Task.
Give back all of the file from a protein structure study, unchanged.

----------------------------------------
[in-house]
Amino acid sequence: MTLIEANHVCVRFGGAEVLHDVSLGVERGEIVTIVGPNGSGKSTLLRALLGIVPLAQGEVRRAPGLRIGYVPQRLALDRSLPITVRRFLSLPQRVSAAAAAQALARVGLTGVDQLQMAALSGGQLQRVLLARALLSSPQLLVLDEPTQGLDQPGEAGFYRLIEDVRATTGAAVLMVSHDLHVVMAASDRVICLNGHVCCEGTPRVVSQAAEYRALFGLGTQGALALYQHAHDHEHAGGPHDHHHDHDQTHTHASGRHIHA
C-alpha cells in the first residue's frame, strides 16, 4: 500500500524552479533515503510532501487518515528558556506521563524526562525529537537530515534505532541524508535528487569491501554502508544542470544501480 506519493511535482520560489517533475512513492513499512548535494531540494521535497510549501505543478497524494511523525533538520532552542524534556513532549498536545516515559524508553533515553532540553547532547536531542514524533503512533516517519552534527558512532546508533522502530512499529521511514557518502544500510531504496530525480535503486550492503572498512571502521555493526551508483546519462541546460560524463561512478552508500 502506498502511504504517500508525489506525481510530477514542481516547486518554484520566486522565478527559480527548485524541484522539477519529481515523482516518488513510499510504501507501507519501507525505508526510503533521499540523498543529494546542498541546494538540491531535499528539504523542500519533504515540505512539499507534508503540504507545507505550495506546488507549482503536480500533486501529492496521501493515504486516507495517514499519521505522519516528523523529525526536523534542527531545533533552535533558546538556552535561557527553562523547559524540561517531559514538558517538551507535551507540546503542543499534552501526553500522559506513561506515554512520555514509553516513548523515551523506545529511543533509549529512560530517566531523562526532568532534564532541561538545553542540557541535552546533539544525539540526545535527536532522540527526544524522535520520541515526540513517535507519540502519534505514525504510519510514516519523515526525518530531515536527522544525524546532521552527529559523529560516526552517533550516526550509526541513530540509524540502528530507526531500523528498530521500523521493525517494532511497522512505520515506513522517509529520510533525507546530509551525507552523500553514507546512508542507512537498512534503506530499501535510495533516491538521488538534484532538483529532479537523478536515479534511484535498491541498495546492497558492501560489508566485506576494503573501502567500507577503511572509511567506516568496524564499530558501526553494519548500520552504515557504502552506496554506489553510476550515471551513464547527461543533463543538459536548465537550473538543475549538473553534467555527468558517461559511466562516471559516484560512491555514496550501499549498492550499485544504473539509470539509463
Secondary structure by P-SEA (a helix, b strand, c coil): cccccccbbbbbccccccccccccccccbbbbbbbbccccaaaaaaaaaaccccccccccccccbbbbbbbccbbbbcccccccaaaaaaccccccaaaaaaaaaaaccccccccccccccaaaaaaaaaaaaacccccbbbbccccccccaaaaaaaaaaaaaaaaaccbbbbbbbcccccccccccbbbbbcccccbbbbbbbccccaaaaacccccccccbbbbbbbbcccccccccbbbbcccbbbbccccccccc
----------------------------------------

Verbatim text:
[in-house]
Amino acid sequence: MTLIEANHVCVRFGGAEVLHDVSLGVERGEIVTIVGPNGSGKSTLLRALLGIVPLAQGEVRRAPGLRIGYVPQRLALDRSLPITVRRFLSLPQRVSAAAAAQALARVGLTGVDQLQMAALSGGQLQRVLLARALLSSPQLLVLDEPTQGLDQPGEAGFYRLIEDVRATTGAAVLMVSHDLHVVMAASDRVICLNGHVCCEGTPRVVSQAAEYRALFGLGTQGALALYQHAHDHEHAGGPHDHHHDHDQTHTHASGRHIHA
C-alpha cells in the first residue's frame, strides 16, 4: 500500500524552479533515503510532501487518515528558556506521563524526562525529537537530515534505532541524508535528487569491501554502508544542470544501480 506519493511535482520560489517533475512513492513499512548535494531540494521535497510549501505543478497524494511523525533538520532552542524534556513532549498536545516515559524508553533515553532540553547532547536531542514524533503512533516517519552534527558512532546508533522502530512499529521511514557518502544500510531504496530525480535503486550492503572498512571502521555493526551508483546519462541546460560524463561512478552508500 502506498502511504504517500508525489506525481510530477514542481516547486518554484520566486522565478527559480527548485524541484522539477519529481515523482516518488513510499510504501507501507519501507525505508526510503533521499540523498543529494546542498541546494538540491531535499528539504523542500519533504515540505512539499507534508503540504507545507505550495506546488507549482503536480500533486501529492496521501493515504486516507495517514499519521505522519516528523523529525526536523534542527531545533533552535533558546538556552535561557527553562523547559524540561517531559514538558517538551507535551507540546503542543499534552501526553500522559506513561506515554512520555514509553516513548523515551523506545529511543533509549529512560530517566531523562526532568532534564532541561538545553542540557541535552546533539544525539540526545535527536532522540527526544524522535520520541515526540513517535507519540502519534505514525504510519510514516519523515526525518530531515536527522544525524546532521552527529559523529560516526552517533550516526550509526541513530540509524540502528530507526531500523528498530521500523521493525517494532511497522512505520515506513522517509529520510533525507546530509551525507552523500553514507546512508542507512537498512534503506530499501535510495533516491538521488538534484532538483529532479537523478536515479534511484535498491541498495546492497558492501560489508566485506576494503573501502567500507577503511572509511567506516568496524564499530558501526553494519548500520552504515557504502552506496554506489553510476550515471551513464547527461543533463543538459536548465537550473538543475549538473553534467555527468558517461559511466562516471559516484560512491555514496550501499549498492550499485544504473539509470539509463
Secondary structure by P-SEA (a helix, b strand, c coil): cccccccbbbbbccccccccccccccccbbbbbbbbccccaaaaaaaaaaccccccccccccccbbbbbbbccbbbbcccccccaaaaaaccccccaaaaaaaaaaaccccccccccccccaaaaaaaaaaaaacccccbbbbccccccccaaaaaaaaaaaaaaaaaccbbbbbbbcccccccccccbbbbbcccccbbbbbbbccccaaaaacccccccccbbbbbbbbcccccccccbbbbcccbbbbccccccccc